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Britain, Sweden block EU investigation of U.S. spying

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Britain and Sweden have put a hitch in European plans to investigate American spying.

Monday's EU investigation on the NSA's practice of spying on Europeans will be restricted to just two topics, data collection and the PRISM surveillance program, the Guardian has reported. Britain and Sweden have vetoed a further investigation about U.S. intelligence-gathering practices at large. That means accusations of programs like FAIRVIEW, which former NSA senior executive Thomas Drake has claimed allows the agency to "own the Internet" by tapping the intercontinental cables it travels through.

Much of the world was shocked when the Guardian began releasing whistleblower Edward Snowden's leaked documents detailing the NSA's practices. It didn't exactly reassure many American allies when President Barack Obama insisted that the NSA wasn't allowed to listen in on all Americans' communications, but said nothing about foreigners, and other reports show the NSA has spied on the EU itself. Some of those documents show the NSA actively looks for ways to classify someone as non-American, and therefore fair game to track.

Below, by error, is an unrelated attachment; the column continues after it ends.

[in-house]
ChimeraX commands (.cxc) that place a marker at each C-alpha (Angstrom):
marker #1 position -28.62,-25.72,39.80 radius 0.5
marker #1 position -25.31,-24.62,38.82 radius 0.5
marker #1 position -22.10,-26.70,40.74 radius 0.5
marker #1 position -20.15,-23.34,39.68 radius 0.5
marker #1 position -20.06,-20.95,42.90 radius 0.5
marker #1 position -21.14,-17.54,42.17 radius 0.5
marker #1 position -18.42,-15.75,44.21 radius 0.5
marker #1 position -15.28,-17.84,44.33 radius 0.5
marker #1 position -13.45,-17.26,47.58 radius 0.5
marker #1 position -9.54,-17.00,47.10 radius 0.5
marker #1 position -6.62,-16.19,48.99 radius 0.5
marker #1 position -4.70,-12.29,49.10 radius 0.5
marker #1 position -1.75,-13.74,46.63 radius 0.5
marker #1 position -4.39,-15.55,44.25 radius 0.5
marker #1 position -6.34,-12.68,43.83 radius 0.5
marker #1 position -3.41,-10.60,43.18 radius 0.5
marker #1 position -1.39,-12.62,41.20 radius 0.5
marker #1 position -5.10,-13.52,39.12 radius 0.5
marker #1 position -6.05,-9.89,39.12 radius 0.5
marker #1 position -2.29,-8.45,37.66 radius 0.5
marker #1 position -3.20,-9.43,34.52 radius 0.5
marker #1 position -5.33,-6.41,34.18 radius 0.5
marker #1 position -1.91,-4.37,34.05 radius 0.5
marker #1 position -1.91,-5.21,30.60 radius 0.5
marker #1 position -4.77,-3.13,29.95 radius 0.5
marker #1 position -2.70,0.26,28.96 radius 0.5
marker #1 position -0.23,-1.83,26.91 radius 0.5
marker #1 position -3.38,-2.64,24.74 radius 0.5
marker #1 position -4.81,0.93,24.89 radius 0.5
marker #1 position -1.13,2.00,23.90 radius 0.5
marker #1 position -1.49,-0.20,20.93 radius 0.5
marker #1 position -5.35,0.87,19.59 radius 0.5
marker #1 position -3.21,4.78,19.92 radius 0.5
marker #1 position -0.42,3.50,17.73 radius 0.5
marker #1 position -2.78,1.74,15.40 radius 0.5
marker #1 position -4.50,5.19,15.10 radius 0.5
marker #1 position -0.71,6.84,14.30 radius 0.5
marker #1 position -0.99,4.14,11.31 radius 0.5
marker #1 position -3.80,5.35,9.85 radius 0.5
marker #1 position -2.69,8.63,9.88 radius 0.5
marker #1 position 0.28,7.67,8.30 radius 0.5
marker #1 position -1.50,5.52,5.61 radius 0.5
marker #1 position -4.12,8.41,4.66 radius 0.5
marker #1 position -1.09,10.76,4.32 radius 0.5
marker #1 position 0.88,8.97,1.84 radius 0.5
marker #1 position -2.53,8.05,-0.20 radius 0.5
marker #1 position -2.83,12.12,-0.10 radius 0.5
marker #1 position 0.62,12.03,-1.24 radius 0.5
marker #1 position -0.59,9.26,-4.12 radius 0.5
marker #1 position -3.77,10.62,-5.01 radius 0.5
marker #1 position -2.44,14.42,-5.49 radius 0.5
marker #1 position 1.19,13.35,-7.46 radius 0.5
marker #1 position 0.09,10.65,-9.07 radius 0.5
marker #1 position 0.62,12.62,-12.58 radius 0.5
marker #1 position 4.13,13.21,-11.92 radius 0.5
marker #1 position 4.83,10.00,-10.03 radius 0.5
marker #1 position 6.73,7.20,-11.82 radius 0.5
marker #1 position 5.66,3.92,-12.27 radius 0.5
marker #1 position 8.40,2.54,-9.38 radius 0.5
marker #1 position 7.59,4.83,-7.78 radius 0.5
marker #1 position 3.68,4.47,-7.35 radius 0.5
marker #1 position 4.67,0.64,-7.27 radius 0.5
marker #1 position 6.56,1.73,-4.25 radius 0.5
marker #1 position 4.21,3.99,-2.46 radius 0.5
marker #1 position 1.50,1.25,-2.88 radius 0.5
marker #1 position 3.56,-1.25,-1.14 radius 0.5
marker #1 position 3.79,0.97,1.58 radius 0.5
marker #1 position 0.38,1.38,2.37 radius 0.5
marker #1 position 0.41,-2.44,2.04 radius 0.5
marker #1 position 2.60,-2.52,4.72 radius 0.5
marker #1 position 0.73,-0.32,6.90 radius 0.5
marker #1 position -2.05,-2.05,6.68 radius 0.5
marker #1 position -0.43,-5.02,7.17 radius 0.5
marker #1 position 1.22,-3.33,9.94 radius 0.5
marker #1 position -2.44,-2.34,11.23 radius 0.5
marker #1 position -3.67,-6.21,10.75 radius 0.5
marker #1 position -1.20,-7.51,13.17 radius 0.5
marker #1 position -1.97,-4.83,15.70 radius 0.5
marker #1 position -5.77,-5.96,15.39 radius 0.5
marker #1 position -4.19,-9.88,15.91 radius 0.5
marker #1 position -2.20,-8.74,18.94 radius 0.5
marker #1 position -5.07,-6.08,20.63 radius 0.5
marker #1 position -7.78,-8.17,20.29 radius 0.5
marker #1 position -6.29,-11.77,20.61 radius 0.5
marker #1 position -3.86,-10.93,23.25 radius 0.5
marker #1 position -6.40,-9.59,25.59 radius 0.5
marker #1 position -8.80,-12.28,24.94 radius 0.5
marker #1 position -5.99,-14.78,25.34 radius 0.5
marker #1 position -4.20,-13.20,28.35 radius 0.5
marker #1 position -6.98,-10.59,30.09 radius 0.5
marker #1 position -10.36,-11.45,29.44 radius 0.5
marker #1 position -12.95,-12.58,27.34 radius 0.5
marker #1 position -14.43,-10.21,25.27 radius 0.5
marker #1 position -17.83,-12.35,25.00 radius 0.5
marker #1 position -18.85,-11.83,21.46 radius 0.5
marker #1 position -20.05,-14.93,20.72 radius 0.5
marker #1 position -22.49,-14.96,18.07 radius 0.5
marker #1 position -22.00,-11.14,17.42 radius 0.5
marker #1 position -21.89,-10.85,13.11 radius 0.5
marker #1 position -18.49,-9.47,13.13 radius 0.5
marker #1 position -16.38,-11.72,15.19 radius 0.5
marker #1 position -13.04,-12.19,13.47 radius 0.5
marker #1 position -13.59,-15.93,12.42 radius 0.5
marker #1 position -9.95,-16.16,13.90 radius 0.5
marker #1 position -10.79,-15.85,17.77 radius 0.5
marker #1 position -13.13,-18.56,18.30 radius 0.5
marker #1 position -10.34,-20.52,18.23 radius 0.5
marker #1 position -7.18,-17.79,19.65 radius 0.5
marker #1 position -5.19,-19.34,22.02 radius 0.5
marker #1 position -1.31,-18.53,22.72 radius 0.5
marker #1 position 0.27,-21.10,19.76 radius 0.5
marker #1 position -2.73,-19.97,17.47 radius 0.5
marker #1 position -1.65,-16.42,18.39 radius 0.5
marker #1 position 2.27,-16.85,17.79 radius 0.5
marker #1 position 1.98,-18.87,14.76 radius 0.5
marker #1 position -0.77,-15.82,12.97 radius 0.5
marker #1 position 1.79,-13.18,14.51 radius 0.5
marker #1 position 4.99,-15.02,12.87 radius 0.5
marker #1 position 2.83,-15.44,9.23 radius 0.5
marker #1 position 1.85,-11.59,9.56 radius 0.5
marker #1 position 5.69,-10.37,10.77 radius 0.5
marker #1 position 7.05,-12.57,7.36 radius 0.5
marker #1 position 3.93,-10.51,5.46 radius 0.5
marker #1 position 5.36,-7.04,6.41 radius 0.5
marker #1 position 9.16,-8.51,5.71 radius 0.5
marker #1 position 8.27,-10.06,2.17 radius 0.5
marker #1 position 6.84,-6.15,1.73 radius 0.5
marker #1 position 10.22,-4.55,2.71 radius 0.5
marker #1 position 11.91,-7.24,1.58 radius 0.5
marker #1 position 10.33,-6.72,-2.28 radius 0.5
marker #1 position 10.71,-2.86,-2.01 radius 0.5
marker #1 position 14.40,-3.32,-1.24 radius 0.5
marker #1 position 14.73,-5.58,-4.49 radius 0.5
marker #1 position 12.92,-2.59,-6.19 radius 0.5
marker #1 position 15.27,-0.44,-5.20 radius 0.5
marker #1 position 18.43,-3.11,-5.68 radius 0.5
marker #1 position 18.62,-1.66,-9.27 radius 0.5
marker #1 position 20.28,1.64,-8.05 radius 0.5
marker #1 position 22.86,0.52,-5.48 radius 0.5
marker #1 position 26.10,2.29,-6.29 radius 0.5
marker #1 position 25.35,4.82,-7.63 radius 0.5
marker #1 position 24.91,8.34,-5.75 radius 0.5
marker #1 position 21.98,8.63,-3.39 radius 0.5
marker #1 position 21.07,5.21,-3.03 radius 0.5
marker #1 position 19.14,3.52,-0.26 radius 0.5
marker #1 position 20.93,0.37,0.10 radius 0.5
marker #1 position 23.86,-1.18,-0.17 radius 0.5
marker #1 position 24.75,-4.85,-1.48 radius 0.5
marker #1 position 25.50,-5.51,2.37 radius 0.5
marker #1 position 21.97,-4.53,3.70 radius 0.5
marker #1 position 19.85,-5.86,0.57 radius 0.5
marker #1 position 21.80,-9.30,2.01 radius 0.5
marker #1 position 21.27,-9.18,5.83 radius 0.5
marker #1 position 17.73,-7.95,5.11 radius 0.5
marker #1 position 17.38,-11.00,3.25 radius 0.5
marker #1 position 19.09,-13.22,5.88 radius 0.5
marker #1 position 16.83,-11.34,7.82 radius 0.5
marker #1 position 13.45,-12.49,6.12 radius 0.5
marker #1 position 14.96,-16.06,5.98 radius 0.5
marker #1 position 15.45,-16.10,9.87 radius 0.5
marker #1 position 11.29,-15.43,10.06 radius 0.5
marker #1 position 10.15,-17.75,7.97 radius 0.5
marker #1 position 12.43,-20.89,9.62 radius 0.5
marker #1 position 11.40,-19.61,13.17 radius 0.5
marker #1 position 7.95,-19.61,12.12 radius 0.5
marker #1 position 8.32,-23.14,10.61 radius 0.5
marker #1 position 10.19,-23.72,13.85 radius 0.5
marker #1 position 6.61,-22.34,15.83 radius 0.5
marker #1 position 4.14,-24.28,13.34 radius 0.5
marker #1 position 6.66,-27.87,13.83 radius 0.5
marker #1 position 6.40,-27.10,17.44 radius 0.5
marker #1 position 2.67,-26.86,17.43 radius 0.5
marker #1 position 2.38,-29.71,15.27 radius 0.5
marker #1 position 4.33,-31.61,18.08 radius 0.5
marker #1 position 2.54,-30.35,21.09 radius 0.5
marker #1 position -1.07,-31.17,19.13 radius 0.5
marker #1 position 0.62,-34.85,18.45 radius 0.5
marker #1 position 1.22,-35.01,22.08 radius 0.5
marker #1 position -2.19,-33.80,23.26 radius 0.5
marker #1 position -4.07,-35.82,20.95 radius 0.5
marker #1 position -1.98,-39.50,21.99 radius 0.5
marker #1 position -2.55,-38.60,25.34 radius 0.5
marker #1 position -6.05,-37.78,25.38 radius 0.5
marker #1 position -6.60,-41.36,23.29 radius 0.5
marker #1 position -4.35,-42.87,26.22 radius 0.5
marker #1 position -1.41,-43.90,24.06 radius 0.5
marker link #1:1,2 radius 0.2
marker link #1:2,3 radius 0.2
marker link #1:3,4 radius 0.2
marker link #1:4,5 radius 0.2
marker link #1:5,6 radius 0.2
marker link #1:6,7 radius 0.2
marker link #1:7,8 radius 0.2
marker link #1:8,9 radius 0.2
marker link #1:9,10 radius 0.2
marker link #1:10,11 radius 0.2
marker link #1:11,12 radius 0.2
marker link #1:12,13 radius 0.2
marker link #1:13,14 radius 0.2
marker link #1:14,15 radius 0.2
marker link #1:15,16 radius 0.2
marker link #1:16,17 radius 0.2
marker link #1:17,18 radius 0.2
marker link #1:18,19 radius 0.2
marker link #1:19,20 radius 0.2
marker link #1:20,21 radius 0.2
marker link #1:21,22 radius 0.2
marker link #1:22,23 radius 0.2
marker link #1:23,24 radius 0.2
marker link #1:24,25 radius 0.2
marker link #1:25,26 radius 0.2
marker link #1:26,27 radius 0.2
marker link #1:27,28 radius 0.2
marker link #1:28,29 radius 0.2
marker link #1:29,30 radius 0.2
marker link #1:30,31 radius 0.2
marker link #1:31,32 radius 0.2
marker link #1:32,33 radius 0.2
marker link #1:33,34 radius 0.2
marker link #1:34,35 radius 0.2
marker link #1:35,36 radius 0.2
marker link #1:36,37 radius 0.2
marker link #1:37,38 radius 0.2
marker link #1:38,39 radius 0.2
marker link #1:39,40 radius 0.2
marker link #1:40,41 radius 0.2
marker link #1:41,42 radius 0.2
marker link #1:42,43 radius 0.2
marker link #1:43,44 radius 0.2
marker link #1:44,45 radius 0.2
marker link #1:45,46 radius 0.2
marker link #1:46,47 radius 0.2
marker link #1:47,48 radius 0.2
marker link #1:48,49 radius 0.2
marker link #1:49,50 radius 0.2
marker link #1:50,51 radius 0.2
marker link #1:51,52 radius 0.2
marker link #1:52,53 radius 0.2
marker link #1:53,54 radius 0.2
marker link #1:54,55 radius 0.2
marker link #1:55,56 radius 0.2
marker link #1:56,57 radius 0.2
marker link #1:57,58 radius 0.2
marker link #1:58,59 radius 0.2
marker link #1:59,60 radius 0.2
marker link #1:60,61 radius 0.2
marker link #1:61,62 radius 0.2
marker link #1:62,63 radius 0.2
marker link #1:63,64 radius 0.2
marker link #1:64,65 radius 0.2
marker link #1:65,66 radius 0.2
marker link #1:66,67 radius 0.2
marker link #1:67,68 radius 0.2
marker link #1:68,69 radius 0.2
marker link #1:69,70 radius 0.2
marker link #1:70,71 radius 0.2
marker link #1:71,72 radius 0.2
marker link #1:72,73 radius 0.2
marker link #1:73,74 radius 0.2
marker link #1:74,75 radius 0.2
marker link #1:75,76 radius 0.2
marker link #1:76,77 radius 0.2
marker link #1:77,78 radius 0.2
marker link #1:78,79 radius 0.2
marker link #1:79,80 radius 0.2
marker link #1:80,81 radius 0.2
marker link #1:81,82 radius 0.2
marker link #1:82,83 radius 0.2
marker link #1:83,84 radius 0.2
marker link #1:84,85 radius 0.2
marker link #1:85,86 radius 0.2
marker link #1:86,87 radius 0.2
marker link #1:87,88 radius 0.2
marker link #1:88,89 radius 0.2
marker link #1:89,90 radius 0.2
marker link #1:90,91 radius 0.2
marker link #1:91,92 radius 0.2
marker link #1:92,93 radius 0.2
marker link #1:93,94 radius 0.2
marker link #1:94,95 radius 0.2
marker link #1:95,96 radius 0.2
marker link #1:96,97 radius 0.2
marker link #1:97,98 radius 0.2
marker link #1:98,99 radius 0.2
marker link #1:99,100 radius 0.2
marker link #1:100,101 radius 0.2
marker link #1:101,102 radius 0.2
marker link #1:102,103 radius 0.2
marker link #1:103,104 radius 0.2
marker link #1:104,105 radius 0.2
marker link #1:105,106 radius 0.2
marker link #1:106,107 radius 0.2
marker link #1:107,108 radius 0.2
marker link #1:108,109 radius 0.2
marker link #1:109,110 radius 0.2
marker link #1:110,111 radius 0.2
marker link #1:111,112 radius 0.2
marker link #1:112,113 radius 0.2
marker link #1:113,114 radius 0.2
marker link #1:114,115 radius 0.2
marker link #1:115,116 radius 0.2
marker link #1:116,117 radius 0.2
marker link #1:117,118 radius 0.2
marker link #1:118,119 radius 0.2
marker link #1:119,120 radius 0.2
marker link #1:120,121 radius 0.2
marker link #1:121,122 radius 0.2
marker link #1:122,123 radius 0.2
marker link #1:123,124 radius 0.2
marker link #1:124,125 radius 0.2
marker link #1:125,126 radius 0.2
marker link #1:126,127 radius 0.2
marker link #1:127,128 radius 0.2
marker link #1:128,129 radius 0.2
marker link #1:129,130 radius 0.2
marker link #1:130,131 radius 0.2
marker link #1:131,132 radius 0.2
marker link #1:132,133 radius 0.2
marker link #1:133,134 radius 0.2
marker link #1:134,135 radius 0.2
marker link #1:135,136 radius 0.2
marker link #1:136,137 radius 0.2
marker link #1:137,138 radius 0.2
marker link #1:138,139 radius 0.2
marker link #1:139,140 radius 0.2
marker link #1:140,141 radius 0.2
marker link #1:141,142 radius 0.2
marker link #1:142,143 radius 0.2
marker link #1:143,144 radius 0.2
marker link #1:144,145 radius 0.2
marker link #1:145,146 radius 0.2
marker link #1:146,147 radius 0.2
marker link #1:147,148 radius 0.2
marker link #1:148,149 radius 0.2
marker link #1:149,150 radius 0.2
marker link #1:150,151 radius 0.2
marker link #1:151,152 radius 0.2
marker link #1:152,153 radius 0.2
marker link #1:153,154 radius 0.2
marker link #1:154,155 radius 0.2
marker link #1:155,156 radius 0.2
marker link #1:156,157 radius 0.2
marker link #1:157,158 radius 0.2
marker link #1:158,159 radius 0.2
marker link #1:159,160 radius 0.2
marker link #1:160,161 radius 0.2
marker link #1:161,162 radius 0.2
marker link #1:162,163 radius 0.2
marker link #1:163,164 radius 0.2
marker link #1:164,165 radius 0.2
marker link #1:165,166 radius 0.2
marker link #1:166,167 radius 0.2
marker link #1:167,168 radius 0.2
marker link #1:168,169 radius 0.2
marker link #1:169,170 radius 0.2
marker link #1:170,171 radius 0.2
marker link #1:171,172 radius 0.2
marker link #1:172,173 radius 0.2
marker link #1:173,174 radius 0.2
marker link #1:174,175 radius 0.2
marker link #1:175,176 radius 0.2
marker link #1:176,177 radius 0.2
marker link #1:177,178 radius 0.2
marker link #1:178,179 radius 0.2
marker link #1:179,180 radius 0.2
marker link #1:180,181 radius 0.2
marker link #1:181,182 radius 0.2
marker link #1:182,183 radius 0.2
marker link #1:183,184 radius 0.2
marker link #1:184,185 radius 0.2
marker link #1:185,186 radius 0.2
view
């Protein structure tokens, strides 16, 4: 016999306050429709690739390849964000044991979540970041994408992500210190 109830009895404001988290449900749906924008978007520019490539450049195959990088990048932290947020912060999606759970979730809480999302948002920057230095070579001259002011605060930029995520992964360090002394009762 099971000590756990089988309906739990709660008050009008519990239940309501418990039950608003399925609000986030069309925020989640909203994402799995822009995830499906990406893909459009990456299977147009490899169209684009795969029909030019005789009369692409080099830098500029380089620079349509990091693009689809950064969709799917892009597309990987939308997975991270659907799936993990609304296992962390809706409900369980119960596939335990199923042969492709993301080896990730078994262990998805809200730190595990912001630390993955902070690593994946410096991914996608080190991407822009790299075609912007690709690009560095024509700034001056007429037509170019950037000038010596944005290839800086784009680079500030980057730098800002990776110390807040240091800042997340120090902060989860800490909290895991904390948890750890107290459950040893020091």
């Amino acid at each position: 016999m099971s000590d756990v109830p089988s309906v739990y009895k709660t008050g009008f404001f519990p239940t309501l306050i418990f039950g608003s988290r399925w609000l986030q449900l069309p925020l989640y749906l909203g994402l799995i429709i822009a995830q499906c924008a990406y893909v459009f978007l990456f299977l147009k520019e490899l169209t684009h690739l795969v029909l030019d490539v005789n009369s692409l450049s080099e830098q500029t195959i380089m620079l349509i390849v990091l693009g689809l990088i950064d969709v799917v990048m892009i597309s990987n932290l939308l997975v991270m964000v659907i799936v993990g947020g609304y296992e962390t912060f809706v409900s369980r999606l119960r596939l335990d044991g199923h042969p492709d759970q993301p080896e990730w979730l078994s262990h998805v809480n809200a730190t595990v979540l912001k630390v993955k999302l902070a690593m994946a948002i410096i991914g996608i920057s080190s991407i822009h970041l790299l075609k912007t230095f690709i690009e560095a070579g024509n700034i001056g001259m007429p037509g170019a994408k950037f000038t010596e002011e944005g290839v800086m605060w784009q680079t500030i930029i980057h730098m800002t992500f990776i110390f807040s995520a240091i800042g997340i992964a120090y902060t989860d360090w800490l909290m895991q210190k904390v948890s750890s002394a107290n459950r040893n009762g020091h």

But EU outrage about American spying practices is tempered by the fact that many of their respective government's' own spy agencies have partnered with the NSA. Dutch parliamentarian Sophie in 't Veld, for instance, has told the Daily Dot she believes surveillance programs like PRISM, which lets the NSA tap companies like Google for users' communications, violate the EU data protection laws she helped create.

However, a Dutch intelligence officer has blown the whistle on his own country's practices, claiming it actively works with the NSA, and prompting an internal investigation in the Netherlands.

Similarly, other Guardian documents show that the U.K. has partnered with the NSA to get PRISM data since 2010. But far more severe is evidence of a program called Tempora, which allows British intelligence to tap the very fiber optic cables that Internet data flows through, effectively allowing the country to see and store every bit of data that comes through its shores.

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